In the first of his weekly series, Mike’s Easter Monday message focuses on our wonderful oak trees.
In addition, each week he will be sharing a glimpse of how nature is changing as we move through the seasons:
This week: Holly blue and orange-tip butterflies made a welcome appearance. Blackthorn blossom is fading as cherry edges toward centre-stage; broom flower is joining gorse, hawthorn is just about at bud burst and far earlier than usual (whatever usual is these days), our oaks are in leaf.
OAKS ON THE COMMON
English Oak (Quercus robur) The only native oak on the Common, the English oak rightly holds a special place in our culture, history, and hearts. It supports more life than any other native tree species in the UK. Here on the Common, nearly half our 4,000 trees of size are naturally seeded oaks.
Holm Oak (Q ilex) Introduced to UK in the 1500s. Not as adapted as our native oaks, it supports plenty of our wildlife and is the genus’ only evergreen species. On the Common they are now almost invasive, having ‘escaped’ from the Old Cemetery where some were planted.
Turkey Oak (Quercus cerris): Introduced to the UK in the 1735, it is now impacting our native oak populations. Less valuable to wildlife, but much faster growing and a host of the knopper oak gall wasp.
American Red Oak (Q rubra): Just when this fast-growing North American native was introduced to the UK and by whom is a bit of a mystery. However, most authorities seem to agree that it was first cultivated in the UK by Philip Miller at the Chelsea Physic Garden in 1739 with an earlier date of 1724 given although it is unclear where information came from for this. It certainly appears in seed box lists from the famous partnership between early American plant collector John Bartram, Peter Miller and Peter Collinson from as far back as 1744.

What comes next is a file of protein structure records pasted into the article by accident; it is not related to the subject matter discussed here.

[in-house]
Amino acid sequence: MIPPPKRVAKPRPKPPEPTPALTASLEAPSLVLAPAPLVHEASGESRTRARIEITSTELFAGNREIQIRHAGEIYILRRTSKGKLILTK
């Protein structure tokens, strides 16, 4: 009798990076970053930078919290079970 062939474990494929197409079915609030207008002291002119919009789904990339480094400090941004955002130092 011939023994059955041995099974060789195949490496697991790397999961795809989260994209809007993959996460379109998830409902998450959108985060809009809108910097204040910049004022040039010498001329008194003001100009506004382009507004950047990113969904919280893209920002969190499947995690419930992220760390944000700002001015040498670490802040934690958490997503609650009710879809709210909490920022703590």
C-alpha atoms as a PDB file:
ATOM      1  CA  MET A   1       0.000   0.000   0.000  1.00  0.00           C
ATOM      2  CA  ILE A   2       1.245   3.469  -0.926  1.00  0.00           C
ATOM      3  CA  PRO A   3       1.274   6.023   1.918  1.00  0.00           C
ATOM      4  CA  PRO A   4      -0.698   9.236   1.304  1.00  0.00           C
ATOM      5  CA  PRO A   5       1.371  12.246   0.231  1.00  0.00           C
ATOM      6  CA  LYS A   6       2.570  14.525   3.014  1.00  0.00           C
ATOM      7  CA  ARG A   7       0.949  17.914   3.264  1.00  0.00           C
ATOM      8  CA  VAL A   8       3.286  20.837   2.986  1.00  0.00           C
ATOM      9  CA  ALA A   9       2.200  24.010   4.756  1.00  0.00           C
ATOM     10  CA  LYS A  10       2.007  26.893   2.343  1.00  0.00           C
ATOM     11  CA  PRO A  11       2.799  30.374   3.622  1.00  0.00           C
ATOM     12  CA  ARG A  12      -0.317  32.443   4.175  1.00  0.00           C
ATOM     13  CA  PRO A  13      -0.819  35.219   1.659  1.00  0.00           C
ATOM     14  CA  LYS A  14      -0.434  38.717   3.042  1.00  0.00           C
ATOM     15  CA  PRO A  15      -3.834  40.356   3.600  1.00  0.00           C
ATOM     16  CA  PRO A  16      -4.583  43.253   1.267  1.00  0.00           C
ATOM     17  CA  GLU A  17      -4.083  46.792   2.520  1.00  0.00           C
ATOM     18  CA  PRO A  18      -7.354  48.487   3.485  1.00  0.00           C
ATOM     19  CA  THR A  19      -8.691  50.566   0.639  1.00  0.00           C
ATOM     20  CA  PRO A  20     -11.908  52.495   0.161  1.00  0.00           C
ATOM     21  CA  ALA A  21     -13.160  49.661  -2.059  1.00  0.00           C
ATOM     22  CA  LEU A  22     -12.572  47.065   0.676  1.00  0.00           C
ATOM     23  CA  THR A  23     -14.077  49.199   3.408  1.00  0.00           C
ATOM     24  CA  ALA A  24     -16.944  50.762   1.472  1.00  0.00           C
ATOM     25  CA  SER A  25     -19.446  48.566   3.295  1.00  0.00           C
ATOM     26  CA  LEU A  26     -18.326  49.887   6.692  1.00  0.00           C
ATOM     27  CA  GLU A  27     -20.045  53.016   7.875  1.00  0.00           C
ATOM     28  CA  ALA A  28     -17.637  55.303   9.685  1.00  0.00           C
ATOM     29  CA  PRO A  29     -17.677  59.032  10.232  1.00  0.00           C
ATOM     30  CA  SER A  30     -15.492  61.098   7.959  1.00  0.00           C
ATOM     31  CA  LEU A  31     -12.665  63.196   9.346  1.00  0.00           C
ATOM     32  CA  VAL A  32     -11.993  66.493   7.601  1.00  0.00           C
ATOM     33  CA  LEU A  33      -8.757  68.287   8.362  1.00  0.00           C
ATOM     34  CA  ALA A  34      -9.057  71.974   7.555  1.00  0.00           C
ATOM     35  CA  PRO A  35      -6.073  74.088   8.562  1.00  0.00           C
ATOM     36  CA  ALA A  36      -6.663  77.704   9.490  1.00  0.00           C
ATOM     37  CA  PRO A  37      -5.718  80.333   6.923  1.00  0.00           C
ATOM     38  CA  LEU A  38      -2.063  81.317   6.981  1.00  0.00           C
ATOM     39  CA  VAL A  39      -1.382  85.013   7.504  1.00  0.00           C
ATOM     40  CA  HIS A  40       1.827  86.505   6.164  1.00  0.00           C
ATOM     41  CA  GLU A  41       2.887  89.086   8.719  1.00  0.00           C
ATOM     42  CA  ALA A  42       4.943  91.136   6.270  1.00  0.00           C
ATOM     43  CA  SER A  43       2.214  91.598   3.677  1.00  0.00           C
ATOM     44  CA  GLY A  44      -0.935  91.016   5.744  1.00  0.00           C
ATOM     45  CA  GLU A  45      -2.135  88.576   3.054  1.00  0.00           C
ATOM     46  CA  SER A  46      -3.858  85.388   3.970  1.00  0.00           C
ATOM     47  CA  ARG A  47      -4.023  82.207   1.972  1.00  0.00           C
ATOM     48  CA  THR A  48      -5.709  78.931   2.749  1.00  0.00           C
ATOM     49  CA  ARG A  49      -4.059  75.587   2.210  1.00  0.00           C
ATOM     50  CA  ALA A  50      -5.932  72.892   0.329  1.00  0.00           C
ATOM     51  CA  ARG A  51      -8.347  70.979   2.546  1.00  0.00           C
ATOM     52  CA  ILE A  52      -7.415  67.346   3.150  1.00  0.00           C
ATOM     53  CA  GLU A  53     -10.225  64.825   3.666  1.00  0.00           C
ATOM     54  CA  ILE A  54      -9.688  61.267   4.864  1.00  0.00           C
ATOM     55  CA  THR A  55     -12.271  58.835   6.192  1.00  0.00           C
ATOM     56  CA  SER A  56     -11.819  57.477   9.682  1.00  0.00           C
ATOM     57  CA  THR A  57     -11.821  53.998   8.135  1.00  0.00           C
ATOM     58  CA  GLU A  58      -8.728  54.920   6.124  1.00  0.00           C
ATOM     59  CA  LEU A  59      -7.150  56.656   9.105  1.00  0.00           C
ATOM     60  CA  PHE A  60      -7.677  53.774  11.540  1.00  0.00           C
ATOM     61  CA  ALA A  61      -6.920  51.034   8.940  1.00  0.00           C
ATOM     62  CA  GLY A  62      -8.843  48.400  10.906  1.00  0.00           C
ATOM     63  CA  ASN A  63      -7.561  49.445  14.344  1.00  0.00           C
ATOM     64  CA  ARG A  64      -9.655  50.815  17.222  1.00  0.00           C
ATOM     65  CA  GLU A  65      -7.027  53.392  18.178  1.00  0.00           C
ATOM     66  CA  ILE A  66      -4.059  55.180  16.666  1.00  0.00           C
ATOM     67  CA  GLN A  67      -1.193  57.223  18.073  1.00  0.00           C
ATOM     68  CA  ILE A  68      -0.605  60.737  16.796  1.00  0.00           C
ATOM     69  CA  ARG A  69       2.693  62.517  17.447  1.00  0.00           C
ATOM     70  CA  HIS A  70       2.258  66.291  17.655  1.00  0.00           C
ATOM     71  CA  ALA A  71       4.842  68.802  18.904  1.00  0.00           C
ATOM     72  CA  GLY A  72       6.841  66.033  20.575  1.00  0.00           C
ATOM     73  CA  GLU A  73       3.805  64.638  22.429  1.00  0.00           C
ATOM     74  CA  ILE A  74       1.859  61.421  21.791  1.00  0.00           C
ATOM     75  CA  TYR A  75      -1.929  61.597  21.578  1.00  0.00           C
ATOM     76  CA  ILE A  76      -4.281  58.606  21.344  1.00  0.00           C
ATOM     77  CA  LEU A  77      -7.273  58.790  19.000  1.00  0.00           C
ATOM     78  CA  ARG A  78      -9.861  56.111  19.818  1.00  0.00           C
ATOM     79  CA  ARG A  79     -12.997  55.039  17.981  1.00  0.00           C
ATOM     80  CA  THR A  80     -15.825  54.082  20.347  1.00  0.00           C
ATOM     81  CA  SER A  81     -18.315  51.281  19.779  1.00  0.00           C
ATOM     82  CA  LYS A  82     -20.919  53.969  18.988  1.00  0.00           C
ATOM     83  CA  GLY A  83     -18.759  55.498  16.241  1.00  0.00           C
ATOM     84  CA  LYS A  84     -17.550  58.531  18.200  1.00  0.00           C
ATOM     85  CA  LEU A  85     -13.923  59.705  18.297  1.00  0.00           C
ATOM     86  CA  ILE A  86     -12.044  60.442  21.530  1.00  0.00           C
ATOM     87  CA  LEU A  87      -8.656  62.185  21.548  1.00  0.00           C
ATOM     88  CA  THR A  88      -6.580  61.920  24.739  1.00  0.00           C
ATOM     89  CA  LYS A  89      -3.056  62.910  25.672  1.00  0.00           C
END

Not as valuable to wildlife as our native oaks, but popular with nesting birds, pollinators – and autumnal photographers! The ones you see on the Common and at Vine Road were all planted originally and there is also evidence of self-seeded saplings.
How old are our oaks? Although we estimate our oldest oaks at 150-200 years old, which coincides broadly the time grazing ceased, most are less than 75 years old. Our oldest trees grew up in the open. Paintings and early photos confirm the Common was almost bare of trees until well into the 20thCentury.
How can we identify oaks?
The bark is brown, rough and especially on the trunk near the ground, deeply rutted. The outline shape is typically ‘square’, with outer branches reaching up almost as high as the central lead branch, but in denser woods the shape will have a tall trunk, often with dead side branches. This relates to how the trees have been planted and how they compete for light.
Like all plants, light from the sun is the food and energy source and oaks will do all they can to reach for it. In dense woodland, trunks grow straight and tall, making them good for timber. Places like the New Forest were created and managed to produce timber for ship building. More recently, following the fire at York Minster, these were the only trees in the UK large enough to replace the ancient beams. Restoration had to wait for the timber to be cut and to dry naturally.
However, when there is no need to fight for light the tree branches low and spreading – why waste energy? The result is lovely trees for climbing in and we have about six of these. Generations of children have grown up with their favourite climbing tree – in some cases now into second and third generations. The Oak and the Dragon is a wonderful interactive story based around our oldest oak, written by Sharon Morgan and read by Niamh Cusack as part of the OSO Bedtime in Barnes project